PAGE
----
Several years ago, I exchanged emails with Clarke Evans from the Texas Photographic Society, on the topic of projects, getting better and general ways forward with picture taking. One of the discussions centered around the five stages of development of a photographer, as Clarke saw them. He has kindly allowed me to share some of those comments here.
Stage 1: Just got a camera and is happy to be taking pictures and getting anything that works. Doesn't really care what other people think about the photographs, just taking them for the fun of it. Shooting birthday parties, Christmas and snap shots of the family.
Stage 2: Decides to learn a little more and starts paying attention to the camera. Learns about lenses, f/stops and shutter speeds and the like. Begins to take control of the camera settings and gets some better results. Might even read the camera manual. Starts maybe entering competitions or joins a camera club.
Stage 3: Begins paying more attention to subject matter - lighting becomes important. Composition, posing of subjects. Still photographs a wide variety of subjects but the images have improved.
Stage 4: Mixes all of the first three stages and becomes a decent photographer. Can make a pretty good photograph under most situations. Knows and understands lighting, composition and how to use the camera. At this stage, the photographer is competent with a camera and making photographs. Some go on to become professional photographers, others continue as amateurs and take good pictures purely for the love of it.
Stage 5: Photographer hits upon something they want to say. It just happens. They decide to pursue a project and whole heartedly dive into it. In stage 5, the photographer has gone full circle back to Stage 1 and again doesn't care what others think of the images. They are photographing something they want to explore for their own personal reasons. A good example of this is O. Rufus Lovett's book from UT Press, Weeping Mary. Rufus went back to Weeping Mary every weekend and bought gas from one gas station and eventually asked if he could take the owner's picture. Over time he started photographing all of the 200 residents of the town. Eventually that fascination with this one subject became a book. Another example would be Ansel Adams and his persistent photographing of Yosemite.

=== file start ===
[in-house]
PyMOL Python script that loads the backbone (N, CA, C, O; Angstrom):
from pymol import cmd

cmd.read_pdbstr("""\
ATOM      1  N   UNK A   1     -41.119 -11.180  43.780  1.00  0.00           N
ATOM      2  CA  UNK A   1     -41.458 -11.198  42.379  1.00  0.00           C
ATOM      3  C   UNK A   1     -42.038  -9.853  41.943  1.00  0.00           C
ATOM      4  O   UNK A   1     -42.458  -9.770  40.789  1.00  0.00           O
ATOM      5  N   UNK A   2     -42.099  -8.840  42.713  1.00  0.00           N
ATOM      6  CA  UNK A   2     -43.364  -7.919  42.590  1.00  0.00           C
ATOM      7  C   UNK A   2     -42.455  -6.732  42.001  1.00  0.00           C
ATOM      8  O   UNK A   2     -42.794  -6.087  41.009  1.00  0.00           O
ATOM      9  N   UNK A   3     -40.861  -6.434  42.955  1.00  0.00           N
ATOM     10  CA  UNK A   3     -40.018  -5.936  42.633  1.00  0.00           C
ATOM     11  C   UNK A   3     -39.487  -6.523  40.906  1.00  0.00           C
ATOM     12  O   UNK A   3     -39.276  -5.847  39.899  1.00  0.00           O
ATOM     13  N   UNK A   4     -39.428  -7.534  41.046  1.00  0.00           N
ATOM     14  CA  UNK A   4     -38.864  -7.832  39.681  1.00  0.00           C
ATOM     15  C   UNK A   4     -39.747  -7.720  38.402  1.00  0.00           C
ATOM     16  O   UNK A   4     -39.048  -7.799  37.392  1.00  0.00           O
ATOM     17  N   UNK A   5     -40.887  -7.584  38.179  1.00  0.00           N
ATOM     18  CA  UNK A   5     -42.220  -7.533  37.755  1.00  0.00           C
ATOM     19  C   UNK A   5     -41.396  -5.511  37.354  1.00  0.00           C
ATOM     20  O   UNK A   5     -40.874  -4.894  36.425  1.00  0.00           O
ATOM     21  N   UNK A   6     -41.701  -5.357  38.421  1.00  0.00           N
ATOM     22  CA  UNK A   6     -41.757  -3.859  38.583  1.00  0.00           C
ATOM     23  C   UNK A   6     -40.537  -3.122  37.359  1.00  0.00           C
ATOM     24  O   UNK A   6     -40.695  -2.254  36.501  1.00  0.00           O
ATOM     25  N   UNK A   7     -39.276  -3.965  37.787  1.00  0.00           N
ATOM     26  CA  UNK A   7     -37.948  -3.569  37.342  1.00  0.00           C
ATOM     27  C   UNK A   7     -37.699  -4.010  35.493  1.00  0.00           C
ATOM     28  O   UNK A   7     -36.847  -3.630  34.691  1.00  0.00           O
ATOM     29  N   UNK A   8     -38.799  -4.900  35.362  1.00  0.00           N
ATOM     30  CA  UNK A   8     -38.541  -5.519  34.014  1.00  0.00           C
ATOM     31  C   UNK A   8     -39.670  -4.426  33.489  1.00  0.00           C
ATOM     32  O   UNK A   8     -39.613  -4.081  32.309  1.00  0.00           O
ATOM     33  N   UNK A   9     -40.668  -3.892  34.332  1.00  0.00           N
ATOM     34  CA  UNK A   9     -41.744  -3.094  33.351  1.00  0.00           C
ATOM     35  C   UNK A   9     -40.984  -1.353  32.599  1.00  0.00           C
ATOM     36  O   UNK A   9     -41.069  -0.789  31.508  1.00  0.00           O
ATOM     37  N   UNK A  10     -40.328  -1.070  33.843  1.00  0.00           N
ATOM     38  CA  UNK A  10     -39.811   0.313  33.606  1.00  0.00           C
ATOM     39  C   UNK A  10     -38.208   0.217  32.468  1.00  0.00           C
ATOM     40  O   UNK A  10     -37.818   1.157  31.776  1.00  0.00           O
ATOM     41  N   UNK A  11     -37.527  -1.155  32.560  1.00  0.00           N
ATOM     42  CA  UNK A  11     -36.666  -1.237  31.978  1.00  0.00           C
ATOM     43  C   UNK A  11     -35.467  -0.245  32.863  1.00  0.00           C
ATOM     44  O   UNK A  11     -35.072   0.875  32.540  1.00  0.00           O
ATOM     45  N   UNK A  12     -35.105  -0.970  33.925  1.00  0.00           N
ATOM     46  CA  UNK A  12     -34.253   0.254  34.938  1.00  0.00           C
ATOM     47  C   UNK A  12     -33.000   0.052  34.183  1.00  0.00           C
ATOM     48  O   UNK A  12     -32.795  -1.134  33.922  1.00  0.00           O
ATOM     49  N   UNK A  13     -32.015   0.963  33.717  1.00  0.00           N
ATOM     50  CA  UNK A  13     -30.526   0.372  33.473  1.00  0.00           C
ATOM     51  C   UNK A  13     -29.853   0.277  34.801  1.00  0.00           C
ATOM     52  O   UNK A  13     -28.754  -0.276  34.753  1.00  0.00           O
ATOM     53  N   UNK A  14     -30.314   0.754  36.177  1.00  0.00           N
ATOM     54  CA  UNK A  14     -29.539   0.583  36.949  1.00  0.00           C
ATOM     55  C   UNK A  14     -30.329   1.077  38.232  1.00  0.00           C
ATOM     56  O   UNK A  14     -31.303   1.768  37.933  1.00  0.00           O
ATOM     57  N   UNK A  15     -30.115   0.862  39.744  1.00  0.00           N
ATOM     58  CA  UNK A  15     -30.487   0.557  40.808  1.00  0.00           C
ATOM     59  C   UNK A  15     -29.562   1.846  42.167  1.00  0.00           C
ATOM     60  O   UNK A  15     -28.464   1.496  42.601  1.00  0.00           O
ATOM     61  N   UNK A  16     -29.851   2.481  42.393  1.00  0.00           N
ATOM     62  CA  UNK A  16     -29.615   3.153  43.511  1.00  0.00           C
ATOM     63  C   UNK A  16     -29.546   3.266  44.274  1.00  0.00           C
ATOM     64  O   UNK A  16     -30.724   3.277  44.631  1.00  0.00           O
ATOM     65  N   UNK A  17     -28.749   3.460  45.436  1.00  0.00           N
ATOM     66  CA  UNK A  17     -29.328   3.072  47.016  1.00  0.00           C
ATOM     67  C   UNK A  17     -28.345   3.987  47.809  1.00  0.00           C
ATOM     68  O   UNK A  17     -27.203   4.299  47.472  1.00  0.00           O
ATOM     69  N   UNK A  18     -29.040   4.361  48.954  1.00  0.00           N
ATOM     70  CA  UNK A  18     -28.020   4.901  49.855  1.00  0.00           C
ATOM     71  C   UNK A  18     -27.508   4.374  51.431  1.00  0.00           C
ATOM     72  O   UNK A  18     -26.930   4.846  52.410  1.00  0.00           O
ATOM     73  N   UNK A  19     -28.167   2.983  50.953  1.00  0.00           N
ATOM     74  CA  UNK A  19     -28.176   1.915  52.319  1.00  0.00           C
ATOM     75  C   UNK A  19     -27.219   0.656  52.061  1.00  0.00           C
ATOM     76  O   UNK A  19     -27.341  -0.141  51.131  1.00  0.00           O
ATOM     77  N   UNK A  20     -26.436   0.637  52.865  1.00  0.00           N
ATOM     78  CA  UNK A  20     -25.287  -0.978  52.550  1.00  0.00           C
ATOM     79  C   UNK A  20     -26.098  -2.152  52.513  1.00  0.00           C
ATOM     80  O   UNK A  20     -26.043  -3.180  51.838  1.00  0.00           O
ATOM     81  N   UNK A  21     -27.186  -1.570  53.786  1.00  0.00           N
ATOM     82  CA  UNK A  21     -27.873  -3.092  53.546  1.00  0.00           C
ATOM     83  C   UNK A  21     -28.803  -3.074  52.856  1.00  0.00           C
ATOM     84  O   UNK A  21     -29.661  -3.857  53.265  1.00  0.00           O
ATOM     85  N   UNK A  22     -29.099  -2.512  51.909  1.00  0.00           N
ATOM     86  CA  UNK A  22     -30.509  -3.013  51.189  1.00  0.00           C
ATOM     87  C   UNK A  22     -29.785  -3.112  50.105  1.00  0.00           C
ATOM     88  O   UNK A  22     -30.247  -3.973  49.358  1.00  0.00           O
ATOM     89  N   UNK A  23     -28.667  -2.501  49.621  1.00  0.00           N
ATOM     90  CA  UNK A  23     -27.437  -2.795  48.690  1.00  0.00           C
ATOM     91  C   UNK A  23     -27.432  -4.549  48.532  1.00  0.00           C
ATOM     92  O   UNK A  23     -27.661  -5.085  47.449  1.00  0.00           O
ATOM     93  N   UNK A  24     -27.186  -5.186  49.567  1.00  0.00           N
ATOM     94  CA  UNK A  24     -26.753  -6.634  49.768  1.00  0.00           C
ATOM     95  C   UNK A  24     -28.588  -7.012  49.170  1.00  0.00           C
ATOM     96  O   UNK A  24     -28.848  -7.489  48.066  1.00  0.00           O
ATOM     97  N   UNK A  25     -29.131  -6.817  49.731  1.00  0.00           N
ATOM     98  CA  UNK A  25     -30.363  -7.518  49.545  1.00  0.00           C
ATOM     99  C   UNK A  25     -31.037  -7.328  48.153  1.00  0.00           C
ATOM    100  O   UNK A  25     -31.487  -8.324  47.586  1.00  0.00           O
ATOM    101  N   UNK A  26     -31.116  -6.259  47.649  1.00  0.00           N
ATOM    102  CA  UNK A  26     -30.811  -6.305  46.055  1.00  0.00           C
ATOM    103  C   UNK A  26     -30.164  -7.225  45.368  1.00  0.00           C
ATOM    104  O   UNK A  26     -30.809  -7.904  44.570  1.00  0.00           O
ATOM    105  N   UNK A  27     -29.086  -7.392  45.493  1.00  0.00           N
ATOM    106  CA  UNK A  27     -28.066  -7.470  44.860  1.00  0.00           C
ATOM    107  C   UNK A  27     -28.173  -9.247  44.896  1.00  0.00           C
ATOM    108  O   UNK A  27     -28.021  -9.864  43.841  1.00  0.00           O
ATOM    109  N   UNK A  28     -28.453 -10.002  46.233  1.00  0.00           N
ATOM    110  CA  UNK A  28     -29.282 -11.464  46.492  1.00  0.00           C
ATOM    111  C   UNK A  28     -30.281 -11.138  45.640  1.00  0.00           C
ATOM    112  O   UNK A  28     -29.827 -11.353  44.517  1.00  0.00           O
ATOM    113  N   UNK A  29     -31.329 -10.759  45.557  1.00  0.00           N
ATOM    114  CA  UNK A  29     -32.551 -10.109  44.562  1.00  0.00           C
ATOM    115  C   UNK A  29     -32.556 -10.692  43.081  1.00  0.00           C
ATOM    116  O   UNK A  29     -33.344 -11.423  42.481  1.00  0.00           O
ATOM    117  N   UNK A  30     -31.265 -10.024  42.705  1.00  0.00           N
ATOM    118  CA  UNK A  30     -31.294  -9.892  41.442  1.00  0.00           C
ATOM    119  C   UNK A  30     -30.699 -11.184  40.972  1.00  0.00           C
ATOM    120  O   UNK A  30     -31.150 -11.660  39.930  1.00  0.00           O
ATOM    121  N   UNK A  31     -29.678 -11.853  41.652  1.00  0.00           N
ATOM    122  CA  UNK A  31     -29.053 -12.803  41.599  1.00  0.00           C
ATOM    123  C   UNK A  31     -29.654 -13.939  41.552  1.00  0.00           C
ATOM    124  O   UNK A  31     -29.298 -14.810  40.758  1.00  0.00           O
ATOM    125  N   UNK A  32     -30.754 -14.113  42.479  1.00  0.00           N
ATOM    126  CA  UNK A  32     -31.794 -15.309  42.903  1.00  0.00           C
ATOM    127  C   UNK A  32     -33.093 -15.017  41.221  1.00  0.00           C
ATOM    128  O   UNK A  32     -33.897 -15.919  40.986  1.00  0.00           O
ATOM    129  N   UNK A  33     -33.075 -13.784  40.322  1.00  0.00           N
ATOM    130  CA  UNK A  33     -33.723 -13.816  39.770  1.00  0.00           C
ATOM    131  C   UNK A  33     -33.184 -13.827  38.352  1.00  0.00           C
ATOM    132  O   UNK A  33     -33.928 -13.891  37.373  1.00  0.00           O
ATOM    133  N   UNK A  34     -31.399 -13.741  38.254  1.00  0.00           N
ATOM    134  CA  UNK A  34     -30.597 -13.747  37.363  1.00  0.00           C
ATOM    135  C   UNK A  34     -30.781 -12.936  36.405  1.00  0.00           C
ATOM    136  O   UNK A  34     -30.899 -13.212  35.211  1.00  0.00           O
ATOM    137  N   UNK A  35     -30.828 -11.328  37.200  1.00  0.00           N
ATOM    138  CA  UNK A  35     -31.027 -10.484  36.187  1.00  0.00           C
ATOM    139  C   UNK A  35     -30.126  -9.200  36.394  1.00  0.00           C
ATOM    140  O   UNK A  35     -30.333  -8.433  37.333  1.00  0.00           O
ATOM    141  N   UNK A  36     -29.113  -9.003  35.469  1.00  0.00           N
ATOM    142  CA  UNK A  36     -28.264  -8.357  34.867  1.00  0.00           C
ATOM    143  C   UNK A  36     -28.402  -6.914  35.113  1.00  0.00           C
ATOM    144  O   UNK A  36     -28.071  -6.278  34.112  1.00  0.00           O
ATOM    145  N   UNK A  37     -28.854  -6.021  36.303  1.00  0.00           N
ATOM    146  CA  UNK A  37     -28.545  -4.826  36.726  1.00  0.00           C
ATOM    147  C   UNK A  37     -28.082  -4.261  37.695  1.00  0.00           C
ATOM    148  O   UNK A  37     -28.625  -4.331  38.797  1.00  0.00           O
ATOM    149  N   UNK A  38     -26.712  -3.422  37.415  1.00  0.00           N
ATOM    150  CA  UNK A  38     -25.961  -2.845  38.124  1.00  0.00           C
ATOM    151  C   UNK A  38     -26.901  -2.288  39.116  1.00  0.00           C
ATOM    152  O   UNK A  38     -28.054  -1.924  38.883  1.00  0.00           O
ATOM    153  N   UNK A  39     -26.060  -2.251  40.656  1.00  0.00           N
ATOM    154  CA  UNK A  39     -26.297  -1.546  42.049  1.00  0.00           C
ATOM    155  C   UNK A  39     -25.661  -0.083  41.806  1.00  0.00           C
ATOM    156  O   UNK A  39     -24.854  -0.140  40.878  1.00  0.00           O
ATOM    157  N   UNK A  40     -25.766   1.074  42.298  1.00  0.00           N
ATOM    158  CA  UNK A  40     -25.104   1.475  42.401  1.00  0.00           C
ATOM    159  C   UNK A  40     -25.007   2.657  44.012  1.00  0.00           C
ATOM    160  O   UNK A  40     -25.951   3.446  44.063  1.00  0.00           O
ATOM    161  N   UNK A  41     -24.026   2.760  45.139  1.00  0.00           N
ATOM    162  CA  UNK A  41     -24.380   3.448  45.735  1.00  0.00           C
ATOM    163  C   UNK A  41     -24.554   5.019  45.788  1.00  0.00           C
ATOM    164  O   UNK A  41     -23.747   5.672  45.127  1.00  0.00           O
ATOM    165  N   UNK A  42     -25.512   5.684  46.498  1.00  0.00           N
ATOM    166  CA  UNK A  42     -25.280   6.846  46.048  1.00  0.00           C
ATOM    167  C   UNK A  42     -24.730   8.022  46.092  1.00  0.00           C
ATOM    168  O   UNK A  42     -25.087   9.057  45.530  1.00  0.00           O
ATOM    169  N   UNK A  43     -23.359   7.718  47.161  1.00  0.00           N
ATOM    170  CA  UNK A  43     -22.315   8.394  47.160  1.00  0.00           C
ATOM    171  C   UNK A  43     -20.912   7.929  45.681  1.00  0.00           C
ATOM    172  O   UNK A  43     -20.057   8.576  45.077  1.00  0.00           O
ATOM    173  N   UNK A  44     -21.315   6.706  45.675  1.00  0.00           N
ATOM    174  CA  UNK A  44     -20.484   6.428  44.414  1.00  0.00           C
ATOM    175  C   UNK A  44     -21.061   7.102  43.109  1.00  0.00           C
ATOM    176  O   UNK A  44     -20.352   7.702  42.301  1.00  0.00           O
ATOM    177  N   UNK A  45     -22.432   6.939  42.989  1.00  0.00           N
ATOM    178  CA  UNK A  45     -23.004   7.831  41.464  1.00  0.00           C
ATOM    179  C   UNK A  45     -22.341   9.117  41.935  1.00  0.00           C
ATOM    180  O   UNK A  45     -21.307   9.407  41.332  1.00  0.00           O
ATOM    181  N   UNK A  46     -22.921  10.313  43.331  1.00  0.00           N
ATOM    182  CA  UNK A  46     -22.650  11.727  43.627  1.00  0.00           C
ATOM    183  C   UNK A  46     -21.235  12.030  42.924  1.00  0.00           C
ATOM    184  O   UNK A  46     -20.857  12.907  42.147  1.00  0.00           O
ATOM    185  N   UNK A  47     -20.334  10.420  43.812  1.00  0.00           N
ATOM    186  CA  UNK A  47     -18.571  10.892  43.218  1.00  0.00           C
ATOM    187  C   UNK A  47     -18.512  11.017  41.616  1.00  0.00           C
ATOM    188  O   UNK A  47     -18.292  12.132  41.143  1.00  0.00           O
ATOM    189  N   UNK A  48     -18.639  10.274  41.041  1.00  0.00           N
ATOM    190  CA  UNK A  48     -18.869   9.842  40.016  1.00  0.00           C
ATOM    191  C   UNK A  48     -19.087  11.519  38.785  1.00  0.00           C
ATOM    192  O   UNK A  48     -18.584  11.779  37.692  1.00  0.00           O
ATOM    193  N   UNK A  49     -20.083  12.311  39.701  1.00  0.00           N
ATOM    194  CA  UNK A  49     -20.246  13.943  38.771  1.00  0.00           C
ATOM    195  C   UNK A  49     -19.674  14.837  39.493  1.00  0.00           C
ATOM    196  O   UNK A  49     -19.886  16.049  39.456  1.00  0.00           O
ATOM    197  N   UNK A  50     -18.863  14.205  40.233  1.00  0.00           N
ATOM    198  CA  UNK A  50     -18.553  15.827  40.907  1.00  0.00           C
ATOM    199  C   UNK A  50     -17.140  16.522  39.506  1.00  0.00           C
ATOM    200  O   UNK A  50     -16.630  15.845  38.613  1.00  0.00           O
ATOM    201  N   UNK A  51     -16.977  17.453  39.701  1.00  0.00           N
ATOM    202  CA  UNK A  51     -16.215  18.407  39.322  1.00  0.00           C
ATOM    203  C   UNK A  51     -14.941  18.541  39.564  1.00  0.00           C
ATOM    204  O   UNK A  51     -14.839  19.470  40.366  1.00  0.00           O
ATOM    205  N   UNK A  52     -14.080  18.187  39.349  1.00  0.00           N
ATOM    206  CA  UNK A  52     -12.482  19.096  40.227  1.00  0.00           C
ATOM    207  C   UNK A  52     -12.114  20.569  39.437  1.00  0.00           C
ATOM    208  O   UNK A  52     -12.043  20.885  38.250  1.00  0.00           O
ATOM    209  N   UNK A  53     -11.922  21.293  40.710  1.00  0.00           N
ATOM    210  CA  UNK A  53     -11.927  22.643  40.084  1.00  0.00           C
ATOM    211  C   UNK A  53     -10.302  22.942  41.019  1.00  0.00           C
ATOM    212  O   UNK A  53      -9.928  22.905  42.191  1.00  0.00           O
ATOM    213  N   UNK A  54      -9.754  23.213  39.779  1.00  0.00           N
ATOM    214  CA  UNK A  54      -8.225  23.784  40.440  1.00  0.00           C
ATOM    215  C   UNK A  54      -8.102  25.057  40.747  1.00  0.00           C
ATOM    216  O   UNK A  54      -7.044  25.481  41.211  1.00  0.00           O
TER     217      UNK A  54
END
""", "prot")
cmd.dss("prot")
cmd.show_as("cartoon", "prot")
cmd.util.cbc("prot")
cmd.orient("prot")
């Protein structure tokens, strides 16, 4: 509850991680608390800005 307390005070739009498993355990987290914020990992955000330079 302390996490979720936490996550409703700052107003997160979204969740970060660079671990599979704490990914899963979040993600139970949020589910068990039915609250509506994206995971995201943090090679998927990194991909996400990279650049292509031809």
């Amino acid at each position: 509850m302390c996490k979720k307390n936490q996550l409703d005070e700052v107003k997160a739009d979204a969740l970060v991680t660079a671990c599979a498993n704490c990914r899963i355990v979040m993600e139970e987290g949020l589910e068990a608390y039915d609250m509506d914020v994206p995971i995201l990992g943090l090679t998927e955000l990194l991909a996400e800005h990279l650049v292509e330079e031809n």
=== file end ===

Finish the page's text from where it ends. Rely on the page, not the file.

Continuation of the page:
There's nothing wrong with being at any of these stages, one isn't better than the other, just different points in the development of a point of view. Probably we are also all going back and forth between some of the middle stages at different points in time - there is always plenty to learn. I feel I've been somewhere between 3 and 4 for a while now, never quite hitting on something that really can hold my attention long enough to be something I really wanted to express.
Ted Byrne made a great comment on this post, that I think is attempting to say something similar. Too many choices and too many distractions cause us to flit around between subjects and struggle to settle in on a topic and really explore it to an interesting depth, beyond the superficial surface. I know I'm often guilty of that, jumping between subject matter and new styles, lenses or whatever catches my eye. There is certainly nothing wrong with that if it gives you enjoyment and makes good pictures, but it isn't likely to ever really amount to much. I often see that in coffee shop photography exhibits, lots of good images, with nothing at all connecting them to each other, apart from them being taken by the same person. Usually if you go to an actual gallery show, you see something quite different - a much narrower selection of subject, a common theme or message, connecting all the images to each other. Not such a catholic selection of subjects or styles on display. More concept album, less greatest hits.
The way forward isn't really that hard. Pick a project, any project. Commit to it, even for a weekend and try to make 10 great pictures. Not one, not two, but push that little bit further and explore the subject. The project could be a birthday party. It could be your favourite hobby. Or a building you find fascinating. It doesn't need to be a grand theme. It could just be your lunch. Find something that matters to you and make the pictures of it that try to express why you care about it. Go back a few times, expend some effort to go beyond that obvious first view. I spent a couple of years visiting one garden here in Austin, 2 or 3 times a month for 2 years. I think after the first 6 months I'd actually managed to work my way through all of the cliches and other people's ideas that crowded my head and actually start making my own pictures. It can take me a while to get to something fresh. Or you could be finished with the project in a day. The point is to find something to say.